Egypt: Islamist, Mubarak's Ex-Premier In Runoff

The runoff vote for Egypt's next president will pit the Muslim Brotherhood's candidate against the last prime minister to serve under Hosni Mubarak, according to full official results released Monday by the election commission.

An Egyptian woman wears a poster of presidential candidate Ahmed Shafiq on her shirt during a press conference at Shafiq's office in Cairo, Egypt, Saturday, May 26, 2012. Egyptian presidential candidate Ahmed Shafiq paid tribute Saturday to the "glorious revolution" that toppled Hosni Mubarak, a dramatic turn-around for the former regime official who fought his way into the runoff elections by appealing to public disenchantment with last year's uprising.

The runoff vote for Egypt's next president will pit the Muslim Brotherhood's candidate against the last prime minister to serve under Hosni Mubarak, according to full official results released Monday by the election commission.

Commission chief Farouq Sultan told a news conference that the Brotherhood's Mohammed Morsi and Ahmed Shafiq, a former air force commander and a longtime friend of the ousted leader, were the top two finishers in the first round of voting held on May 23-24.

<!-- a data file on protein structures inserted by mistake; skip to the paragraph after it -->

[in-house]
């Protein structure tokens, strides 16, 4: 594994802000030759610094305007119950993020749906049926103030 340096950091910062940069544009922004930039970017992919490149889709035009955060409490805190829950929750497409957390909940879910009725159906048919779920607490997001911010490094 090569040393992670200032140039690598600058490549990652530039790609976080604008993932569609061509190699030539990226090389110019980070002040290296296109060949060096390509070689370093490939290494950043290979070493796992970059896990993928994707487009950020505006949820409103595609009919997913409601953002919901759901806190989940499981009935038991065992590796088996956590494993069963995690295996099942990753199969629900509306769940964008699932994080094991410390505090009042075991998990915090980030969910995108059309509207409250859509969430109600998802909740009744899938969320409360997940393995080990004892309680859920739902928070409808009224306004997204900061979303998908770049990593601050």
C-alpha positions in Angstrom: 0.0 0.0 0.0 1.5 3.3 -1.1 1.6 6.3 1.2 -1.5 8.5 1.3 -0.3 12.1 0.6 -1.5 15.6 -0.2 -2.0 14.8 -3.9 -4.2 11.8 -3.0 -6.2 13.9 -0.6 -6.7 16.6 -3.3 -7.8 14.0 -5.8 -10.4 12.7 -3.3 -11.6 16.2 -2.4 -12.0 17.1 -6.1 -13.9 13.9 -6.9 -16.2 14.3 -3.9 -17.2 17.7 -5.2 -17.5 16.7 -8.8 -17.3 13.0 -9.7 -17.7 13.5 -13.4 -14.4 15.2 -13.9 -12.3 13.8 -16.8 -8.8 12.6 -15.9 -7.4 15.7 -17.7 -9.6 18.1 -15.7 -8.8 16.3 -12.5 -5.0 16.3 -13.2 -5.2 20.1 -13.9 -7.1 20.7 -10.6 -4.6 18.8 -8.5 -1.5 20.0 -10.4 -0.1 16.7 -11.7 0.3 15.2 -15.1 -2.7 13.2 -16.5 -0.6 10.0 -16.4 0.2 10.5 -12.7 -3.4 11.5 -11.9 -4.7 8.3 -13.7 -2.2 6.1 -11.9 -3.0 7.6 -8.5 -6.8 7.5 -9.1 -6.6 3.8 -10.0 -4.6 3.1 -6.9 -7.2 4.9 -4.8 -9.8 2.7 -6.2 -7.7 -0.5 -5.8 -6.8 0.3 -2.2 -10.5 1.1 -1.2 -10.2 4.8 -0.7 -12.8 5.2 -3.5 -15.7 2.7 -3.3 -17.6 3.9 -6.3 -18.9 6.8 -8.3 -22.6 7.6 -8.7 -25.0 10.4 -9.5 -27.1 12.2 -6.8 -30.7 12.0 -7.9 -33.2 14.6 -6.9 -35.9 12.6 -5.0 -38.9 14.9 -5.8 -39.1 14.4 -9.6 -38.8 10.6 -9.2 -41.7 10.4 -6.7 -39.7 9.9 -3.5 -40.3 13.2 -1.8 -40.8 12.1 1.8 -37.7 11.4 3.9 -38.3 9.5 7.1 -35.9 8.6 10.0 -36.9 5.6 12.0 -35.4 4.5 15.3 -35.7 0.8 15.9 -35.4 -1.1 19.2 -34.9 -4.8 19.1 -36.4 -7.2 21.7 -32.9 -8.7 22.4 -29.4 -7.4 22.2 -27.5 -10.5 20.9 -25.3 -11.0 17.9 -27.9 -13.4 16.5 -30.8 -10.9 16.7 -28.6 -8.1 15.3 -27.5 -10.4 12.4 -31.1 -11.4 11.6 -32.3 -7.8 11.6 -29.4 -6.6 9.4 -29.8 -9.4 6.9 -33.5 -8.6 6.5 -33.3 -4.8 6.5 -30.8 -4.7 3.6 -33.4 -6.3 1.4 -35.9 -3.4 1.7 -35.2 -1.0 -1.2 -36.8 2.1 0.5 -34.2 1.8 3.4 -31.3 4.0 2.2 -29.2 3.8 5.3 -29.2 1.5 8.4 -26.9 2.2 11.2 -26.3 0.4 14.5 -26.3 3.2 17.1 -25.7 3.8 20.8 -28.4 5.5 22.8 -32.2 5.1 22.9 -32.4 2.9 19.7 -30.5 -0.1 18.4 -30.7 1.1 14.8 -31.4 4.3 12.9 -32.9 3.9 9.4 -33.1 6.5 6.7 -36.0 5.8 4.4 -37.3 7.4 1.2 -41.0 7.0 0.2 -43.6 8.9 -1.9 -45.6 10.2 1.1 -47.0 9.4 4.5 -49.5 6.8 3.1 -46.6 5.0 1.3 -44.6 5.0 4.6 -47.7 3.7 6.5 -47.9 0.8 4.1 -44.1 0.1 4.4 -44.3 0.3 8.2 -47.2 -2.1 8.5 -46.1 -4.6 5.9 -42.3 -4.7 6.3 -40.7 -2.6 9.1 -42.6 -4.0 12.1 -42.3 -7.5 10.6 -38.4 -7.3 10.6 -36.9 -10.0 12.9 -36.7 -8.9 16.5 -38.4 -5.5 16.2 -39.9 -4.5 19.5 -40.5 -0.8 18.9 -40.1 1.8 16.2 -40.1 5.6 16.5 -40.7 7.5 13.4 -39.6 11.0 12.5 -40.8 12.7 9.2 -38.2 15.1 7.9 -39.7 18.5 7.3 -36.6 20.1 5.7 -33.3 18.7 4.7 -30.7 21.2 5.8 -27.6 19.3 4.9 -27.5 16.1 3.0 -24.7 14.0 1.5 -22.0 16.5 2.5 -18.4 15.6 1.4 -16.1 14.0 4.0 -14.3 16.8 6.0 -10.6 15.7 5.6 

He said Morsi won 5.76 million votes, or 24.77 percent of the votes, while Shafiq garnered 5.5 million, 23.66 percent.

Finishing a close third was leftist candidate Hamdeen Sabahi with 4.82 million votes, or 20.7 percent.

Sultan said his commission received a total of seven appeals, and rejected all of them. Four of the appeals were dismissed because they had no legal basis, while the other three were not accepted because they were submitted after the deadline, he said.

Morsi and Shafiq have been the most polarizing of the 13 candidates who contested the first round, setting the stage for a fiercely contested runoff June 16-17. Already, both men have begun reaching out to a broad spectrum of political and demographic groups who didn't support them in the first round.

Sultan said that of the 50 million registered voters, 23.67 million cast their ballots, a turnout of 46.4 percent.